Combination chemotherapy with or without thoracic radiotherapy in limited-stage small-cell lung cancer: A randomized trial of the southeastern cancer study group

David H. Johnson, David Bass, Lawrence Einhorn, Jeffrey Crawford, Carlos A. Perez, Alfred Bartolucci, George A. Omura, F. Anthony Greco

Research output: Contribution to journalArticle

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Abstract

Purpose: The primary objective of this randomized prospective study was to compare the survival of limited-stage small-cell lung cancer (SCLC) patients treated with chemotherapy alone or chemotherapy plus thoracic radiotherapy (TRT). A secondary objective was to determine the effect of consolidation chemotherapy on survival. Patients and Methods: This multiinstitutional phase III study included 386 patients with limited-stage SCLC. All patients received cyclophosphamide 1,000 mg/m2, doxorubicin 40 mg/m2, and vincristine 1 mg/m2 (CAV) every 3 weeks for six cycles. Irradiated patients received 30 Gy in 10 fractions during weeks 1 and 2 of chemotherapy. Fifteen Gy in five fractions was administered during week 7 (total dose, 45 Gy). Following CAV, responding patients were randomized to receive two cycles of consolidation chemotherapy (cisplatin 20 mg/m2/ d for 4 days plus etoposide 100 mg/m2/d for 4 days) or observation. Results: Complete (46% and 38%; P = .14) and overall response rates (67% and 64%; P = .58) were not statistically significantly different. Although not significantly different, median (14.4 v 12.8 months) and 2-year survival (33% v 23.5%) rates favored the irradiated patients. Grade 4 hematologic toxicity was greater in irradiated patients (60% and 39%; P <.001). Patients given consolidation chemotherapy experienced superior median (21.1 v 13.2 months; P = .028) and 2-year survival (44% v 26%; P = .028) rates. Conclusion: The concurrent use of TRT and CAV chemotherapy as administered in this study failed to improve the survival of limited-stage SCLC patients compared with CAV alone. Life-threatening hematologic toxicities were more frequent with combined-modality therapy. The survival of limited-stage patients treated with CAV (with or without TRT) was improved with two cycles of cisplatin and etoposide consolidation therapy. Whether similar survival results could be achieved with cisplatin and etoposide alone requires additional study.

Original languageEnglish (US)
Pages (from-to)1223-1229
Number of pages7
JournalJournal of Clinical Oncology
Volume11
Issue number7
StatePublished - 1993
Externally publishedYes

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Small Cell Lung Carcinoma
Combination Drug Therapy
Radiotherapy
Thorax
Neoplasms
Consolidation Chemotherapy
Survival
Etoposide
Cisplatin
Drug Therapy
Combined Modality Therapy
Vincristine
Doxorubicin
Cyclophosphamide
Observation
Prospective Studies

ASJC Scopus subject areas

  • Cancer Research
  • Oncology

Cite this

Combination chemotherapy with or without thoracic radiotherapy in limited-stage small-cell lung cancer : A randomized trial of the southeastern cancer study group. / Johnson, David H.; Bass, David; Einhorn, Lawrence; Crawford, Jeffrey; Perez, Carlos A.; Bartolucci, Alfred; Omura, George A.; Anthony Greco, F.

In: Journal of Clinical Oncology, Vol. 11, No. 7, 1993, p. 1223-1229.

Research output: Contribution to journalArticle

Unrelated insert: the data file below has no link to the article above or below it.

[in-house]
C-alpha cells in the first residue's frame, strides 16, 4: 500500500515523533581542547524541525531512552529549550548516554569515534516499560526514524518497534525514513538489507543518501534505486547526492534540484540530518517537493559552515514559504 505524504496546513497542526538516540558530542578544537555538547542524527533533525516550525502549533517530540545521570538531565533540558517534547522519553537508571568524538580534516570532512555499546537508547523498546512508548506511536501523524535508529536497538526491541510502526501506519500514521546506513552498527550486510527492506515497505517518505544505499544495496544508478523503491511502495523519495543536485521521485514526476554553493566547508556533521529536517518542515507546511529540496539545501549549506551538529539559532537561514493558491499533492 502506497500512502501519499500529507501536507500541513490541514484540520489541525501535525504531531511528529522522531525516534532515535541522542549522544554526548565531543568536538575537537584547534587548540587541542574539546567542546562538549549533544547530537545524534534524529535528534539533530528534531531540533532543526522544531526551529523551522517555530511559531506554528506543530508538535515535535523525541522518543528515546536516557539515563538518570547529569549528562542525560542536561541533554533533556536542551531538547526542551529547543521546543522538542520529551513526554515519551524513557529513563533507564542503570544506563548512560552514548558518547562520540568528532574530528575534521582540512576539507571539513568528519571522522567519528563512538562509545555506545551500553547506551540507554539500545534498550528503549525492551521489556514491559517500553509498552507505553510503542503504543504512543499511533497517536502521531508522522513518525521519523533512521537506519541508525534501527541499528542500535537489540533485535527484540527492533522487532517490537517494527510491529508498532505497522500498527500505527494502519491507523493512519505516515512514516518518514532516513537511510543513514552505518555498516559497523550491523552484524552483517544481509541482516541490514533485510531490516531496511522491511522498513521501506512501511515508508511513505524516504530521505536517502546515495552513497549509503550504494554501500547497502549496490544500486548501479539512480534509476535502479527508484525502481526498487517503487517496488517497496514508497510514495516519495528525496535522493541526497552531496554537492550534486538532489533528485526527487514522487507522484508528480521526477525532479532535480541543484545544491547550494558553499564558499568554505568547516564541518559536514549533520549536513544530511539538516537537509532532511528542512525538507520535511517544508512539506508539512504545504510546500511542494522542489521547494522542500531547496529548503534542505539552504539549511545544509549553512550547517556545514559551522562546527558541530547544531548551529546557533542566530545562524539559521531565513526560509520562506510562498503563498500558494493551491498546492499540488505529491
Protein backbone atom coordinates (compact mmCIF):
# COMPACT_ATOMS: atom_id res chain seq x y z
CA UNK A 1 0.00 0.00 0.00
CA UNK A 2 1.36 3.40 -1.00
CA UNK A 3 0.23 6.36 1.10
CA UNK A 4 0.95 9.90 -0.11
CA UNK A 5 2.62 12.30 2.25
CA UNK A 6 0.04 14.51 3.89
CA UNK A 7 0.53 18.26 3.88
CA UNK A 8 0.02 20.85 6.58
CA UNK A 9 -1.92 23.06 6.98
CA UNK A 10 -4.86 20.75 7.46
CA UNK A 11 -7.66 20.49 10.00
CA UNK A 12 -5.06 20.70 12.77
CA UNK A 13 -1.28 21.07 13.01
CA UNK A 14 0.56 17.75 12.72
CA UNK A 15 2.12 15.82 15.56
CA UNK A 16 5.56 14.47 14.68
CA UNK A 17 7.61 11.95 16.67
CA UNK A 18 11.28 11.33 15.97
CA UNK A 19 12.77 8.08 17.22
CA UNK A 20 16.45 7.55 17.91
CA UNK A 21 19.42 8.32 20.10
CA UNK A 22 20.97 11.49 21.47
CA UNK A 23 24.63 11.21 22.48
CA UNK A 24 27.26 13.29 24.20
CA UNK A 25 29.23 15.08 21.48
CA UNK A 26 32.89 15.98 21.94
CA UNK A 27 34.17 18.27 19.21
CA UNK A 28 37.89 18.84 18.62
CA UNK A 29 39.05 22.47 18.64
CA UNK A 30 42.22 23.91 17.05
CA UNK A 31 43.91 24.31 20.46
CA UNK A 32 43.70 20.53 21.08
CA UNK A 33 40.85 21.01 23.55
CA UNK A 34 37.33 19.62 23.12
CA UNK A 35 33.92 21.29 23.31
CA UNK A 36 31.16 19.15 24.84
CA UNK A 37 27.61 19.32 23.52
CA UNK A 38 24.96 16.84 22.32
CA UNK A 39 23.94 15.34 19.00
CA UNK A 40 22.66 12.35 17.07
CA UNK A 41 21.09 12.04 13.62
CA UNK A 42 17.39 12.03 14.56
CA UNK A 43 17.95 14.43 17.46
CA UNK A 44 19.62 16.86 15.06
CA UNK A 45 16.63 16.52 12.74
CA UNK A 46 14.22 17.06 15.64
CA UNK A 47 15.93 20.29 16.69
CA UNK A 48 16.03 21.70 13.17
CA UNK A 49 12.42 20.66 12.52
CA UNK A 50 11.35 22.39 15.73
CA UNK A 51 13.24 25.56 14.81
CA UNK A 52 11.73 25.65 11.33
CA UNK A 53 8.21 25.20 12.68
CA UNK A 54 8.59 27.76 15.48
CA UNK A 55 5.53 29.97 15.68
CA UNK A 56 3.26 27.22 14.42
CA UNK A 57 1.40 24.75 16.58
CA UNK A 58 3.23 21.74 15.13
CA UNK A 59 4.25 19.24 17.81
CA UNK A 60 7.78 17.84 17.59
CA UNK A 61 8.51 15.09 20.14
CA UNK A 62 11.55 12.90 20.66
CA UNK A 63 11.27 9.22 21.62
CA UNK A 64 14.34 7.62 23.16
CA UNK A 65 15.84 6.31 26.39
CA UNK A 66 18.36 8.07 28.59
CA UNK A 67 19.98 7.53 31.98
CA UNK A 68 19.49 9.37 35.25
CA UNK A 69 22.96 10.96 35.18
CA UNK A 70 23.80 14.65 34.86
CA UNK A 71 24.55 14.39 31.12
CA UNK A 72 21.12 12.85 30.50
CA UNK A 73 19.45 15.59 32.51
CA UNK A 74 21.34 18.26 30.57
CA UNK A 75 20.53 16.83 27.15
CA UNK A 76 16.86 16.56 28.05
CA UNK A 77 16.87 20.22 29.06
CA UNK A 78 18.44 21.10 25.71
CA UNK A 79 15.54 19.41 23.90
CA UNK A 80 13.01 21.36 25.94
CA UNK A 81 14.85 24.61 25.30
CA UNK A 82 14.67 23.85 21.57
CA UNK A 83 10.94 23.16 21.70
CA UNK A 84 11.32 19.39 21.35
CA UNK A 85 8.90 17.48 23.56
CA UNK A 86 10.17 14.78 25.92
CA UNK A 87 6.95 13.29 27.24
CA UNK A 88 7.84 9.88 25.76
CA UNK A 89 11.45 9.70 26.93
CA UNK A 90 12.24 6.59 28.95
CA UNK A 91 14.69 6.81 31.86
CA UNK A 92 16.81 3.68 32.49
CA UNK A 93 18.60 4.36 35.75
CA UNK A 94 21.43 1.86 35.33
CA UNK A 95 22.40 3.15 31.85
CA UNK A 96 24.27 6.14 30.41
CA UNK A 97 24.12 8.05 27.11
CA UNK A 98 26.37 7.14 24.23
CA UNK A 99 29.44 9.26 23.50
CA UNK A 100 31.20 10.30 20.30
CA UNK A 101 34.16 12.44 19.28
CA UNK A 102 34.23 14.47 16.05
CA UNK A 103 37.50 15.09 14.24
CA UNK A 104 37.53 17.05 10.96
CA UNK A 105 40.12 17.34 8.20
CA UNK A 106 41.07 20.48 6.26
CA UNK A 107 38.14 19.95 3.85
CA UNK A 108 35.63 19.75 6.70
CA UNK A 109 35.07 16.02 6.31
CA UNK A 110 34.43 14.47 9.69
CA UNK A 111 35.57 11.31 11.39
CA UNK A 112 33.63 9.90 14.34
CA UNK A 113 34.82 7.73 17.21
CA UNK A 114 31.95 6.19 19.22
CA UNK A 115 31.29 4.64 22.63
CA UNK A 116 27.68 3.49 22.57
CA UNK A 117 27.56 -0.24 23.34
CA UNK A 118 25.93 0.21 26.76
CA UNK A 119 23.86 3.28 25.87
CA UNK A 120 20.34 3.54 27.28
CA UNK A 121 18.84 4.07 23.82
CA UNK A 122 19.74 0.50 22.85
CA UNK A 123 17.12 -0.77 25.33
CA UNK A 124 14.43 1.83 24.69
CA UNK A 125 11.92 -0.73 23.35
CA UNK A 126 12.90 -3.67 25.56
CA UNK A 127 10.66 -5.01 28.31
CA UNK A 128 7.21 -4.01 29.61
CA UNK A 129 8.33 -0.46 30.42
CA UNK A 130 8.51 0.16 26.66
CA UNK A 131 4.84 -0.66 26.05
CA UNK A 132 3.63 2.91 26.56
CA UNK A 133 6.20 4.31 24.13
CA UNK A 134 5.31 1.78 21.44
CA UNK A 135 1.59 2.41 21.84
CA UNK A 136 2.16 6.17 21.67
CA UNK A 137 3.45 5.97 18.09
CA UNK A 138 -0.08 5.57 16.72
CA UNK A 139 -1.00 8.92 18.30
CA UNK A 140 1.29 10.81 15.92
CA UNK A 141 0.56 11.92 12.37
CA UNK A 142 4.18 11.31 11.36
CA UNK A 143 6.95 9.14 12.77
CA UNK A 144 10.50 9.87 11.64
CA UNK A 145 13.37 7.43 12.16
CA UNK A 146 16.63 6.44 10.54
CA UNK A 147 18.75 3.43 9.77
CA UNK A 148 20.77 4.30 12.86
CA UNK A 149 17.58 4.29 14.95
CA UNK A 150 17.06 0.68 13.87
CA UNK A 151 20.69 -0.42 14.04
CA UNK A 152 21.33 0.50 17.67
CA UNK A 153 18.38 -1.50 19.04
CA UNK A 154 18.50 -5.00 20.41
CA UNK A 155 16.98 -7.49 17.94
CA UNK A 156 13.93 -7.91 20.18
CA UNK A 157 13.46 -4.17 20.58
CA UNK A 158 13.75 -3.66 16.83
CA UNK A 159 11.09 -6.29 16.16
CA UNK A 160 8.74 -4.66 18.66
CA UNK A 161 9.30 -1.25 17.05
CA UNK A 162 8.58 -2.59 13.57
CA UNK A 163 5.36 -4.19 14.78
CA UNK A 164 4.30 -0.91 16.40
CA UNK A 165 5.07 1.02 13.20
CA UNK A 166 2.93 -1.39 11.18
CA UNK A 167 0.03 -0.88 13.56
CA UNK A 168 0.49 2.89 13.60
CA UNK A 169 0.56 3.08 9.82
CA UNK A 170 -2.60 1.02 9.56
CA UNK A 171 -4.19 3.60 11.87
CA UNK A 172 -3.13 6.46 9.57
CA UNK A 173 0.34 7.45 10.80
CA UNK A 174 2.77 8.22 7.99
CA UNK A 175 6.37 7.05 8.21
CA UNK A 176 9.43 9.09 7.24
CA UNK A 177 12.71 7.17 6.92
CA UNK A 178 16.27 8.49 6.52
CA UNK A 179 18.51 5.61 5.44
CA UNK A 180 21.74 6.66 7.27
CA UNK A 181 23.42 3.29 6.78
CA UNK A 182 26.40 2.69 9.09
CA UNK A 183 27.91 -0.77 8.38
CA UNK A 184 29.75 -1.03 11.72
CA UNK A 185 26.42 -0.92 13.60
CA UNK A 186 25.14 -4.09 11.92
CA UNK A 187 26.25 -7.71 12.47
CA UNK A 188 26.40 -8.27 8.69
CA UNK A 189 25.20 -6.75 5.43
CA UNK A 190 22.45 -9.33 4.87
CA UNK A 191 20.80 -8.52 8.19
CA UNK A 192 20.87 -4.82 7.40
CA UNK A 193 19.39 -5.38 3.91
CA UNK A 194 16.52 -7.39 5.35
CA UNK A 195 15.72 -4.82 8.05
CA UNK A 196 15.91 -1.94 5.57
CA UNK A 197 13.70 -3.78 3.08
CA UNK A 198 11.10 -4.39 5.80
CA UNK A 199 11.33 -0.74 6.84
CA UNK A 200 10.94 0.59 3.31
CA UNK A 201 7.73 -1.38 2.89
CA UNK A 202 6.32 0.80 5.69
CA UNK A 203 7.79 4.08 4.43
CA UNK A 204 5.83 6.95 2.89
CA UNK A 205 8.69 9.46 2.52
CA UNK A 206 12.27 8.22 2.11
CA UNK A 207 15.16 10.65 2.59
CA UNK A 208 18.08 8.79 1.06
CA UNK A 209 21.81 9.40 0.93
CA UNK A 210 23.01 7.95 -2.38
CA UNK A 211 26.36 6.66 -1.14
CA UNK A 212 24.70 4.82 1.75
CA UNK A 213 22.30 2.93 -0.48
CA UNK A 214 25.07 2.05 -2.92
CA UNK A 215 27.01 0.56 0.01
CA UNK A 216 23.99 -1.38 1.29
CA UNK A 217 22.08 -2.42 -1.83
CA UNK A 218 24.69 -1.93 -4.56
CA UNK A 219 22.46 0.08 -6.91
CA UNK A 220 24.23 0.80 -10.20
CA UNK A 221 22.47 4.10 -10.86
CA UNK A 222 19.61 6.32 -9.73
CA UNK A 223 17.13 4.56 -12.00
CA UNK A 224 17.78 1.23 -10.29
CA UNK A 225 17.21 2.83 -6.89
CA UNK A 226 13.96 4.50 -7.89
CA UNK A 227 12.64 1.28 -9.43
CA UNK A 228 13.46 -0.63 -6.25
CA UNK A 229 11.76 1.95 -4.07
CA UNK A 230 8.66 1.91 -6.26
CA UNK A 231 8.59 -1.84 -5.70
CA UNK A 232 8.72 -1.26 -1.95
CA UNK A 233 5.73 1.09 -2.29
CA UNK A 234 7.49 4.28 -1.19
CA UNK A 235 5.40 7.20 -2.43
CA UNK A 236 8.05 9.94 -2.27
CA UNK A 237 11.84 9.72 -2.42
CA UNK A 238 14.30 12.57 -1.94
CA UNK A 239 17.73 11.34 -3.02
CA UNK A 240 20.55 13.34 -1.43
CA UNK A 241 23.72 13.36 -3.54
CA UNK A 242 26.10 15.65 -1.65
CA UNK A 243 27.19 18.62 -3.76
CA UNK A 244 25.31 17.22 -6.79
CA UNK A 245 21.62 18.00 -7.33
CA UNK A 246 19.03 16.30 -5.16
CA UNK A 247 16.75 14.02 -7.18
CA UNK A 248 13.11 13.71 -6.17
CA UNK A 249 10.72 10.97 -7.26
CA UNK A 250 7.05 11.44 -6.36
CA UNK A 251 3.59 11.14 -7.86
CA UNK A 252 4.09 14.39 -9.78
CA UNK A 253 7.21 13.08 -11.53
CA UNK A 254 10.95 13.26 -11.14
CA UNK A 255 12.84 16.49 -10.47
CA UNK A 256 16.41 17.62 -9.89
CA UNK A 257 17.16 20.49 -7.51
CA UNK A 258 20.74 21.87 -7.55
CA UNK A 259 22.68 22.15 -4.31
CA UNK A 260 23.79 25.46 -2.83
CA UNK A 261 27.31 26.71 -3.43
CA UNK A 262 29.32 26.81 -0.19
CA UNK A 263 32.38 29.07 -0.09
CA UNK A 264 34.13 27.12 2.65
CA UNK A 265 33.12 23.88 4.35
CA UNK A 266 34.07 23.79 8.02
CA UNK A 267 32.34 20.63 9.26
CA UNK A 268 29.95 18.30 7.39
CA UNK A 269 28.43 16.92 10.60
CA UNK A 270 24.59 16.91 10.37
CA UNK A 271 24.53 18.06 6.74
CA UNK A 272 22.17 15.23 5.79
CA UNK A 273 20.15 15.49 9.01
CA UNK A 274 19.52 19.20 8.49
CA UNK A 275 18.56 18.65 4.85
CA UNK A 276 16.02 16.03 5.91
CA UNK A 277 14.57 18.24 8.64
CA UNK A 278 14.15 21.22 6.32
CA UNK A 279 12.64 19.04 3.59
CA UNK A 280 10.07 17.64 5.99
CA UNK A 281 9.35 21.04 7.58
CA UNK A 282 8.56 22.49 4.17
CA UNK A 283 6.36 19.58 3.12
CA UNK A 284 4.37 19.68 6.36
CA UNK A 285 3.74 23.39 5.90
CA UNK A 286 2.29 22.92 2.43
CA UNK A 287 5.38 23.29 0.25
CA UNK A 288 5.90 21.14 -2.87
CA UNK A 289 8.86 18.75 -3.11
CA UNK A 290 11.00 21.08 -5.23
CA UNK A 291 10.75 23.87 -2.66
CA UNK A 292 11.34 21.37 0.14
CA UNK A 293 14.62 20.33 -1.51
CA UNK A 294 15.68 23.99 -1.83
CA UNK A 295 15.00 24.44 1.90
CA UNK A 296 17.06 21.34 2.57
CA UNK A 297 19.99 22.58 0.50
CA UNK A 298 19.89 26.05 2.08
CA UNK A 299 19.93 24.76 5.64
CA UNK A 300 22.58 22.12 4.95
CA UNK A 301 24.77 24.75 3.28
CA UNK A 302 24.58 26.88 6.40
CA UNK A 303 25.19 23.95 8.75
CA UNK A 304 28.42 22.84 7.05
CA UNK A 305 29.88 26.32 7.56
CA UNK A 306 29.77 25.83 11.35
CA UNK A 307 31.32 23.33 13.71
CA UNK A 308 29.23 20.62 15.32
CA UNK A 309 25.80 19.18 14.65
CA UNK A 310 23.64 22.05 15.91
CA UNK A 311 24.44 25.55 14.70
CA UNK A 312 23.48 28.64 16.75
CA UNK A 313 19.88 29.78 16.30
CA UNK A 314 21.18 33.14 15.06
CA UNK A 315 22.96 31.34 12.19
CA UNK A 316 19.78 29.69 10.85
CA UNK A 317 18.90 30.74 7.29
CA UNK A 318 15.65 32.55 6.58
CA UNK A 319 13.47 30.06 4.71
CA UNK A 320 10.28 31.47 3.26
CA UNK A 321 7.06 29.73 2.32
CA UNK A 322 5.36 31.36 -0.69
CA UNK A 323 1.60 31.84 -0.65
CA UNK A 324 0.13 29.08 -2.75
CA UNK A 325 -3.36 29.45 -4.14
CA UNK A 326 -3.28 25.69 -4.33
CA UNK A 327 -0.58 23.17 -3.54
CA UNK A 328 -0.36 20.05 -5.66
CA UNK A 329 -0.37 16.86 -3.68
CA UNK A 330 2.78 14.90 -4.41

Johnson, David H. ; Bass, David ; Einhorn, Lawrence ; Crawford, Jeffrey ; Perez, Carlos A. ; Bartolucci, Alfred ; Omura, George A. ; Anthony Greco, F. / Combination chemotherapy with or without thoracic radiotherapy in limited-stage small-cell lung cancer : A randomized trial of the southeastern cancer study group. In: Journal of Clinical Oncology. 1993 ; Vol. 11, No. 7. pp. 1223-1229.
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title = "Combination chemotherapy with or without thoracic radiotherapy in limited-stage small-cell lung cancer: A randomized trial of the southeastern cancer study group",
abstract = "Purpose: The primary objective of this randomized prospective study was to compare the survival of limited-stage small-cell lung cancer (SCLC) patients treated with chemotherapy alone or chemotherapy plus thoracic radiotherapy (TRT). A secondary objective was to determine the effect of consolidation chemotherapy on survival. Patients and Methods: This multiinstitutional phase III study included 386 patients with limited-stage SCLC. All patients received cyclophosphamide 1,000 mg/m2, doxorubicin 40 mg/m2, and vincristine 1 mg/m2 (CAV) every 3 weeks for six cycles. Irradiated patients received 30 Gy in 10 fractions during weeks 1 and 2 of chemotherapy. Fifteen Gy in five fractions was administered during week 7 (total dose, 45 Gy). Following CAV, responding patients were randomized to receive two cycles of consolidation chemotherapy (cisplatin 20 mg/m2/ d for 4 days plus etoposide 100 mg/m2/d for 4 days) or observation. Results: Complete (46{\%} and 38{\%}; P = .14) and overall response rates (67{\%} and 64{\%}; P = .58) were not statistically significantly different. Although not significantly different, median (14.4 v 12.8 months) and 2-year survival (33{\%} v 23.5{\%}) rates favored the irradiated patients. Grade 4 hematologic toxicity was greater in irradiated patients (60{\%} and 39{\%}; P <.001). Patients given consolidation chemotherapy experienced superior median (21.1 v 13.2 months; P = .028) and 2-year survival (44{\%} v 26{\%}; P = .028) rates. Conclusion: The concurrent use of TRT and CAV chemotherapy as administered in this study failed to improve the survival of limited-stage SCLC patients compared with CAV alone. Life-threatening hematologic toxicities were more frequent with combined-modality therapy. The survival of limited-stage patients treated with CAV (with or without TRT) was improved with two cycles of cisplatin and etoposide consolidation therapy. Whether similar survival results could be achieved with cisplatin and etoposide alone requires additional study.",